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Yellow Farmhouse; White Rocking Chair

By Kayleigh Rahn
This edition marks four years since I’ve taken my editorship at The Tuscola Journal.

I’ve kept The Journal each week in a stack on my desk. After this publication makes it back from the press plant Tuesday afternoon, I’ll tie my fourth bundle and become anxious to start my fifth.

It’s gone by quickly.

When I think back to four years ago I have to laugh. I was unprepared and overall barely keeping my head above water.

William and I were sitting at home on the day I accepted the job, and I was explaining to him the work I was about to attempt.

His only response was: “Are you ready for this?”

The answer was no, but we made it through the learning phase, and at the office we continue to work each week to bring the most pertinent news of the week in a professional, ethical, reliable publication. I suppose, overall, not much has changed in four years but rather than flailing about, I’ve learned to swim in the deep end with a bit more confidence. Thank you, readers, for your continued support, patience, and interest. I’m still just as determined to improve for this publication, and I’m excited for what is ahead.

William and I were newlyweds and new homeowners when I took on the gig from the fabulous and beloved Colleen Lehmann. We’ve changed so much as a family since that time, but I’m incredibly proud of where we are both privately and professionally. And, honestly, so much of that is due to taking this role at my hometown newspaper.

I’ve grown a deep, deep appreciation and love for this community, its people, its services, and its history. I’ve grown in ways I never knew needed growth, and I’m forever changed by so many residents, good doers, and kind humans who I’ve had the pleasure of meeting only through this work.

Over the years, faces have changed at the office, but the work has not. Each week is a labor of love, and this is the most satisfying job I’ve had. In year five, we’re quickly preparing to say goodbye to a longtime friend and coworker as she moves on to a new line of work. Her dedication to this publication has molded these pages into everything you read today. I do the words; she does nearly everything else.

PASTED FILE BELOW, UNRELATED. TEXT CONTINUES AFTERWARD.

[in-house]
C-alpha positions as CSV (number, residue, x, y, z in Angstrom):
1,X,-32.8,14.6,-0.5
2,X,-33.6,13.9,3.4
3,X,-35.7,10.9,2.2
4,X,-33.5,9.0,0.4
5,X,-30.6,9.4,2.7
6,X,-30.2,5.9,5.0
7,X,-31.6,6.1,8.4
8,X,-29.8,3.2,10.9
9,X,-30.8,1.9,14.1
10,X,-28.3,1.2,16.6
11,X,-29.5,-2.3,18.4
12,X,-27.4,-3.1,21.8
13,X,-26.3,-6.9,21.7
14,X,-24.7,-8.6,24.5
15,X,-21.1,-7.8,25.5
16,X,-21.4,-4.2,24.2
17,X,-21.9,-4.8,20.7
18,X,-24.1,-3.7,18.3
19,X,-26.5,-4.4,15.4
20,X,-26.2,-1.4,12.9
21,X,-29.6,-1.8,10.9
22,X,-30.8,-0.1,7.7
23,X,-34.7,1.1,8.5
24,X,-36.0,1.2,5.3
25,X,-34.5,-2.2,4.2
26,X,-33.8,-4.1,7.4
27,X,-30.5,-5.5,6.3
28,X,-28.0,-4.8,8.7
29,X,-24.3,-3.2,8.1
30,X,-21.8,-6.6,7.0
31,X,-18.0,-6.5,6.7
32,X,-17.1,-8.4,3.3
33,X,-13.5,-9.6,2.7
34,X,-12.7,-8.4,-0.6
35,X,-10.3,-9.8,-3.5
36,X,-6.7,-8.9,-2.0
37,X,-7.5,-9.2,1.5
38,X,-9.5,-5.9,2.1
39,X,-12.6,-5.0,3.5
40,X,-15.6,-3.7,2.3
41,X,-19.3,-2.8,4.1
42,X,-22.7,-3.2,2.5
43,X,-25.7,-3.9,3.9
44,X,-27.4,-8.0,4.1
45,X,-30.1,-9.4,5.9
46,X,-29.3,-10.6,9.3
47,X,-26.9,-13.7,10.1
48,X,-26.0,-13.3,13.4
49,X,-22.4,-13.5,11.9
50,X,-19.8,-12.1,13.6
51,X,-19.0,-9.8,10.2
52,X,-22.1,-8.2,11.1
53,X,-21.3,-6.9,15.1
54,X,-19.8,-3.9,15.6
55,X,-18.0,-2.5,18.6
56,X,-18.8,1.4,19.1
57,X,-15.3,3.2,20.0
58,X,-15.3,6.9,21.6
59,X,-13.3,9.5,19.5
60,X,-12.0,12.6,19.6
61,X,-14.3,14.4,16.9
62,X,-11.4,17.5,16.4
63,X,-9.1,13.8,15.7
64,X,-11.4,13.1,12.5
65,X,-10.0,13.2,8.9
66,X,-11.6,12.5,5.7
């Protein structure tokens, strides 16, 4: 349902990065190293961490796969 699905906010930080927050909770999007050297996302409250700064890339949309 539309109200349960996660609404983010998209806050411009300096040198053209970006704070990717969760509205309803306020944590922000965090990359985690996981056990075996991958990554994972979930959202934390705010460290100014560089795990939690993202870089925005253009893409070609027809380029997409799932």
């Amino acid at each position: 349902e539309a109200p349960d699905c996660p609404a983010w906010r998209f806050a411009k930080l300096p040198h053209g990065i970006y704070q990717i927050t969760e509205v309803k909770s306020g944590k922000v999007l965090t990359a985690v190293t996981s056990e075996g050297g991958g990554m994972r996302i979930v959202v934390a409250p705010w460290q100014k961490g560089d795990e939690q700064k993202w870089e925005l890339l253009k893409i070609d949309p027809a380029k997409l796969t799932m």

Michelle is the type of coworker who finds a way and doesn’t quit–everything you want in someone whose been in our corner without hesitation for the entire 13 years of The Journal’s comeback. Michelle, thank you for your support, your dedication, and your friendship. We at The Journal wish you and your family nothing but happiness and success along the road ahead.

With that said, we will be going under a bit of an overhaul behind the scenes as we shift to adjust to such a loss to our small office, but I’m confident we’ll turn this corner with great opportunity on the horizon.

For year five I have goals for our publication and our coverage that include new series and new perspectives. I’ve learned we cannot publish a community newspaper without the community’s input. If you have suggestions or insight, swing by and let me know your thoughts or send me an email at I’ve learned to take criticism as an opportunity to improve, and I’d appreciate fresh ideas to better bring you the news of our community each week.

I know I’ve said this before in this column, and I feel like a broken record when I say it out and about on assignment, but I love this job. It’s sincerely my heart’s work, because this community has always been home to me.

So here’s to four years, to year five, to new projects, and to new faces.

In so many ways I feel we’ve just begun.

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